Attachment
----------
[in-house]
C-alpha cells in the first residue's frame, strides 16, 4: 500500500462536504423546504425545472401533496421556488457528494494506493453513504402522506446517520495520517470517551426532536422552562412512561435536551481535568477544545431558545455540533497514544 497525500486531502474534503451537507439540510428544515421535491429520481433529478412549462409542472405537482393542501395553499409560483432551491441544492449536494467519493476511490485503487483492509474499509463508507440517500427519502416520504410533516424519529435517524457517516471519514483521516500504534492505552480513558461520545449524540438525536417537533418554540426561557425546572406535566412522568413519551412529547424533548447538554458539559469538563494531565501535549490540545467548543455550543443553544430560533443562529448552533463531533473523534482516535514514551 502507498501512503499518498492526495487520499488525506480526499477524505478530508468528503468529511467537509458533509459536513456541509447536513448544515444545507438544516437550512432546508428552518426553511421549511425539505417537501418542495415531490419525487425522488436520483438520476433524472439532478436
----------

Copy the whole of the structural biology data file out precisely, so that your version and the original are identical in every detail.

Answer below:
[in-house]
C-alpha cells in the first residue's frame, strides 16, 4: 500500500462536504423546504425545472401533496421556488457528494494506493453513504402522506446517520495520517470517551426532536422552562412512561435536551481535568477544545431558545455540533497514544 497525500486531502474534503451537507439540510428544515421535491429520481433529478412549462409542472405537482393542501395553499409560483432551491441544492449536494467519493476511490485503487483492509474499509463508507440517500427519502416520504410533516424519529435517524457517516471519514483521516500504534492505552480513558461520545449524540438525536417537533418554540426561557425546572406535566412522568413519551412529547424533548447538554458539559469538563494531565501535549490540545467548543455550543443553544430560533443562529448552533463531533473523534482516535514514551 502507498501512503499518498492526495487520499488525506480526499477524505478530508468528503468529511467537509458533509459536513456541509447536513448544515444545507438544516437550512432546508428552518426553511421549511425539505417537501418542495415531490419525487425522488436520483438520476433524472439532478436